Audi Repair Questions? Ask a Mechanic for Answers ASAP
The best way to bleed the heater core (since it sits higher than the reservoir opening) is to either drive the car up on a ramp slightly, or just run it to temp first. Loosen the clamp on the heater hose that has the weep port, but do not pull the hose back yet. Warm it up to temp, and while running, slightly slide or angle the hose until coolant streams out. You want it at temp so it will have good pressure. There should be air built up there as that is where it accumulates. So it may spit and sputter, but as soon as you get an actual "stream" of coolant, close the hose again. You'll need to let the car cool down again overnght, and then warm it up and do it again to see if you get any more air.
Just note that since the heater core is low, it will tend to attract "gunk". I have taken both hoses off and alternated with bursts of water and bursts of pressureized air (using a long flexible plastic wand to get the air down into the bottom is best) and you will see particles of rust flake, etc. I try to put a rag over it as best possible each time I blast with the air. Eventually when you don't feel the particles hitting your rag anymore flush through with clean water, put one hose on, fill it with water, and put the other hose on, this will help it get flow through with less air to purge
OK- as long as the flow switches from bubbles or air, to constant coolant flow, that's what you want. Having the system closed so it builds up a lot of pressure as it heats up is best, ***** ***** you open that port it really spits all the air out. If you can incline the car at all, say by driving it up on a set of car ramps in the front, that would help by lowering the heater core relative to the coolant reservoir.
When the car is up to temp, feel the hoses running into the heater core in the engine bay, make sure they are hot. It's always possible you have a bad coolant pump, this era was notorious for the impeller cracking and slipping on the shaft.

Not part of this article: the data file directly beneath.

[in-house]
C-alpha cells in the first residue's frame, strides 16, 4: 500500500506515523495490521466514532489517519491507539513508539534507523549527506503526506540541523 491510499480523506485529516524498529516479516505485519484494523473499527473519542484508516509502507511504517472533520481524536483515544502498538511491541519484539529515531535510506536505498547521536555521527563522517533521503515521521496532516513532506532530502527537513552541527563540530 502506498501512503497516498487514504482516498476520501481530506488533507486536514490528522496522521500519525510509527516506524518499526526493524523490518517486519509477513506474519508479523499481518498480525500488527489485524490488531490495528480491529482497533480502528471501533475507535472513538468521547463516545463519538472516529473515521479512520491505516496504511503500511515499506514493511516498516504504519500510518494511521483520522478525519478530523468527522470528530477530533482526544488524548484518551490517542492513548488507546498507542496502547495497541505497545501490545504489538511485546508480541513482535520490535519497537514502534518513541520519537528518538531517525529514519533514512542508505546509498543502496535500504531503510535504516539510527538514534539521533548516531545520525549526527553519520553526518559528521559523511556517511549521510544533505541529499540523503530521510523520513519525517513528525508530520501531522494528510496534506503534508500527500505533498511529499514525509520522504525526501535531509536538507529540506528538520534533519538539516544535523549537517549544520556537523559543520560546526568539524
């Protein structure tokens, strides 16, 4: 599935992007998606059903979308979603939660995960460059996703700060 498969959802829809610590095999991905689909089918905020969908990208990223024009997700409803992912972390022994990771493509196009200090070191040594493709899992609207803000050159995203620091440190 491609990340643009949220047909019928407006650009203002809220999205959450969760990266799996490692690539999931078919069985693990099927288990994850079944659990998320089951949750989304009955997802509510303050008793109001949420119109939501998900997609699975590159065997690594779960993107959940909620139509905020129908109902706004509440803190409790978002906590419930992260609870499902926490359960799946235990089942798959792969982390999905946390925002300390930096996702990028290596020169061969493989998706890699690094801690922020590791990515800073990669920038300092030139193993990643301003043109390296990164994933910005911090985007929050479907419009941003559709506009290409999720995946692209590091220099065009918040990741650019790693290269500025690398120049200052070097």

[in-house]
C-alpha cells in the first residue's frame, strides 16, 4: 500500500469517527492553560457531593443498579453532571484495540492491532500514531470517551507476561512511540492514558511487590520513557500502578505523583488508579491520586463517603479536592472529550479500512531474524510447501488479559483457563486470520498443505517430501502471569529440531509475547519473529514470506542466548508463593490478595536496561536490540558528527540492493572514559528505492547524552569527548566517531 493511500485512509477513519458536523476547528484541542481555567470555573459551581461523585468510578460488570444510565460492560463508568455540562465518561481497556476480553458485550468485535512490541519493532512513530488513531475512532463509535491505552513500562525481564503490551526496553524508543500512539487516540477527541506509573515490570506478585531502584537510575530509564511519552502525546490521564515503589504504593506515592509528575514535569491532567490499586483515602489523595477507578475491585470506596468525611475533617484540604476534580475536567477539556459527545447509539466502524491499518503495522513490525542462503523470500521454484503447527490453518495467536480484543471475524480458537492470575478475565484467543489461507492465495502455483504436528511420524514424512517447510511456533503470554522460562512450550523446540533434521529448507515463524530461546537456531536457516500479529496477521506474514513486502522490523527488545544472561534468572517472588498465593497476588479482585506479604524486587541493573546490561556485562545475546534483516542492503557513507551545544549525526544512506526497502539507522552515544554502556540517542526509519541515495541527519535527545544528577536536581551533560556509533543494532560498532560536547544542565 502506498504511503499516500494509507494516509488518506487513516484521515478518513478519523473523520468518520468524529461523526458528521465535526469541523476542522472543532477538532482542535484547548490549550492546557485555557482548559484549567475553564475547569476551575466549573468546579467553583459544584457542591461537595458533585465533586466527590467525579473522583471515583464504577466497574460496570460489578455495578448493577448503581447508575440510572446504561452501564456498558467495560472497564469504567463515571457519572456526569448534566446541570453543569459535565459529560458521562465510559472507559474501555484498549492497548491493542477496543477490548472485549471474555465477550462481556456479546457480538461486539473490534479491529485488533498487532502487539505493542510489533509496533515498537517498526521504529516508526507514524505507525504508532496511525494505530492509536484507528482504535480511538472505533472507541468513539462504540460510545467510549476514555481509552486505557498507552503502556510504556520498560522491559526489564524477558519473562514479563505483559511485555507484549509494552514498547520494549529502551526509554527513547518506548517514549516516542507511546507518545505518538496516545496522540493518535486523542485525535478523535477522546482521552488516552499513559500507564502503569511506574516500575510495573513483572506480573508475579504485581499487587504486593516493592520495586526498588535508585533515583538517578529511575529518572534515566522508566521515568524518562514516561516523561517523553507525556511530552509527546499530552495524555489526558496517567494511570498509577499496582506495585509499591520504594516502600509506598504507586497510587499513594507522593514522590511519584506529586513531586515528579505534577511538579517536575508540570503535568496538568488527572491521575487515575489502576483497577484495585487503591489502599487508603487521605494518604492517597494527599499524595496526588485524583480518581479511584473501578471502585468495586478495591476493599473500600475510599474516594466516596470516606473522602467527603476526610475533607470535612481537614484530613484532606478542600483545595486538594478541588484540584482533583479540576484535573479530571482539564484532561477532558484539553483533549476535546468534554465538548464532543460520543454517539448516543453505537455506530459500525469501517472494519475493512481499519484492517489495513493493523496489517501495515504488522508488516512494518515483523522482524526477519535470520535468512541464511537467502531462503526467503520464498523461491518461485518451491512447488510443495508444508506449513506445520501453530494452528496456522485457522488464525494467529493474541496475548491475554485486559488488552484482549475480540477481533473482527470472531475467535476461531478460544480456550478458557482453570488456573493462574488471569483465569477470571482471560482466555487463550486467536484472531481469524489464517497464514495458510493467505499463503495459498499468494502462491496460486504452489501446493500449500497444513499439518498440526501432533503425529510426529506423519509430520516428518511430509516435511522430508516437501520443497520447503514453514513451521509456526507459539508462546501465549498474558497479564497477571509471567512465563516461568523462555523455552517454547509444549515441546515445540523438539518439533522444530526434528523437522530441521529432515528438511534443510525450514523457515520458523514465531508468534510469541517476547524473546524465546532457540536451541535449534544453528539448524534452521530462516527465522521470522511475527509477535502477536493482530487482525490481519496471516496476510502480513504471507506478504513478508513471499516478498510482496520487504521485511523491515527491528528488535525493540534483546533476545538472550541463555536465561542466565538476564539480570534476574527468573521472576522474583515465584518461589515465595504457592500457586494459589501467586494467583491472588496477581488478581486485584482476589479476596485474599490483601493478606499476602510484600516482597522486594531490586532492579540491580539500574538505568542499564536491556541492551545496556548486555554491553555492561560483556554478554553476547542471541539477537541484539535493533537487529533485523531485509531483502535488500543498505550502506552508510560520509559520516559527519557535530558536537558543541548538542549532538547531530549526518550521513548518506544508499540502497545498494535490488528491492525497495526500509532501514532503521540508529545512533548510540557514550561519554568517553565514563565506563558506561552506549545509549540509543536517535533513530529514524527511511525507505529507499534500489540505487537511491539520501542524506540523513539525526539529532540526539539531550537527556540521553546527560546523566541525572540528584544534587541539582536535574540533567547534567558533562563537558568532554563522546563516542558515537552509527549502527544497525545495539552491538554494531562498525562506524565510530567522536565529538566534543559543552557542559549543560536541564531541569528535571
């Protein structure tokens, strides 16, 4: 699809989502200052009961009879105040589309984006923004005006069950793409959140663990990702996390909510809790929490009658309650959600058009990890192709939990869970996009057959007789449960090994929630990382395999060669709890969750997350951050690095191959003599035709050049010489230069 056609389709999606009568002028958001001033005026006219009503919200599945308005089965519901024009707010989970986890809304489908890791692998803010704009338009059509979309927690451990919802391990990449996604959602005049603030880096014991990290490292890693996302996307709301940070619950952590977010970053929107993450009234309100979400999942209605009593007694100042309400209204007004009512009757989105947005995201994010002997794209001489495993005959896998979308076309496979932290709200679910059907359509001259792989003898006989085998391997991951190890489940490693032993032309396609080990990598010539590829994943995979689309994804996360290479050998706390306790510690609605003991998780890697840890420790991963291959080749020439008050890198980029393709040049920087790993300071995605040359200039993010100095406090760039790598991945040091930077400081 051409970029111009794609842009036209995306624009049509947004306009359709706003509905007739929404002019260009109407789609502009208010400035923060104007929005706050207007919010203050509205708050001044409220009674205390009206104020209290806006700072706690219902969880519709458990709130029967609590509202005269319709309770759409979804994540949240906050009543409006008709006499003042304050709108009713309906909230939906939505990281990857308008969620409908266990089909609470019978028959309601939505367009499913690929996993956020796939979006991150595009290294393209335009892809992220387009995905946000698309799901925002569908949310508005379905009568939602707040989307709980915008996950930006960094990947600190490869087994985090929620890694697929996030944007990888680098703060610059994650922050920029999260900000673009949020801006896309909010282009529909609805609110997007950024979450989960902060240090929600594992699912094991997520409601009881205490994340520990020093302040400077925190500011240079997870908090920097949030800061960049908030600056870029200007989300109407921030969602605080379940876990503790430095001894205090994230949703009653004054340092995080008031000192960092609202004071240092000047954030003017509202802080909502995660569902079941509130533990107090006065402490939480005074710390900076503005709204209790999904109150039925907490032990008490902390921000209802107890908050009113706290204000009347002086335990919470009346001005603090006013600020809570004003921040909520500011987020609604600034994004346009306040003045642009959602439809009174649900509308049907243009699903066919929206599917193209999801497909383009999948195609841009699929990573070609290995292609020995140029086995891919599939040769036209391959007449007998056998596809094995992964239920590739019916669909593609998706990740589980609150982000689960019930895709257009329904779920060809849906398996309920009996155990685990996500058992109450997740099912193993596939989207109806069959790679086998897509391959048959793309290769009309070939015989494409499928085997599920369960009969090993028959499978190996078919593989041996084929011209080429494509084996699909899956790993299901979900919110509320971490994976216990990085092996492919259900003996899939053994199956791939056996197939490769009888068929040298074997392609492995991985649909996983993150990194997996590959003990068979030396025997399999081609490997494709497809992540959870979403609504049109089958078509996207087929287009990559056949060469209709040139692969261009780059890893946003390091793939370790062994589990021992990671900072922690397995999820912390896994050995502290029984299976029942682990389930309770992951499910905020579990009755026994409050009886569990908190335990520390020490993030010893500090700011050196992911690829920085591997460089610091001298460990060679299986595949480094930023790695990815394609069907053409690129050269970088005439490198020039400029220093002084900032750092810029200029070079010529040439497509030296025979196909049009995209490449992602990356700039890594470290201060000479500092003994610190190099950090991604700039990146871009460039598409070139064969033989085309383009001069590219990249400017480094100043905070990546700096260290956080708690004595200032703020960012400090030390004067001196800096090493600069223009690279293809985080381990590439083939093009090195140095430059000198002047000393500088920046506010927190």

what engine do you have in this?
There is a secondary water pump, often coolant will migrate into the electrical connector and knock it out. I'm wondering if it is impeding your flow.
Sorry, busy weekend!
The secondary coolant pump is accessible from underneath the car- it is behind the alternator, just follow the coolant hoses to it.
It should run for sure after you shut the car down hot, as part of it's function is as an after-run pump to help cool the car down without hot spots.
Unless you have some other kind of obstruction in the system preventing flow, I can't see what else it could be. If you flushed out the core, don't see any gunk in the system, and are able to purge the air out of the bleed port until fluid runs out, then the only other thing that could be is some kind of obstruction in the lines. You said the hoses to the heater core were not getting hot.
I never addressed the possibility that your temp flap may not be making a full swee, because it seemed that the hoses were not getting up to full temp. NOrmal operating temperature is 175-195 for the engine, and that should come through the heater core at the same temperature. So I have been going on the assumption that you are not getting full flow in the system, for whatever reason.
As far as I know, the after-run pump is just that- activated only by the system to run after the fact- but I could be wrong, for whatever reason this is not clear in any of the literature. If you had a VAG-COM software or scan tool, you could run output diagnostics to see if it runs at all. The only way to be sure is to be able to feel or hear it run.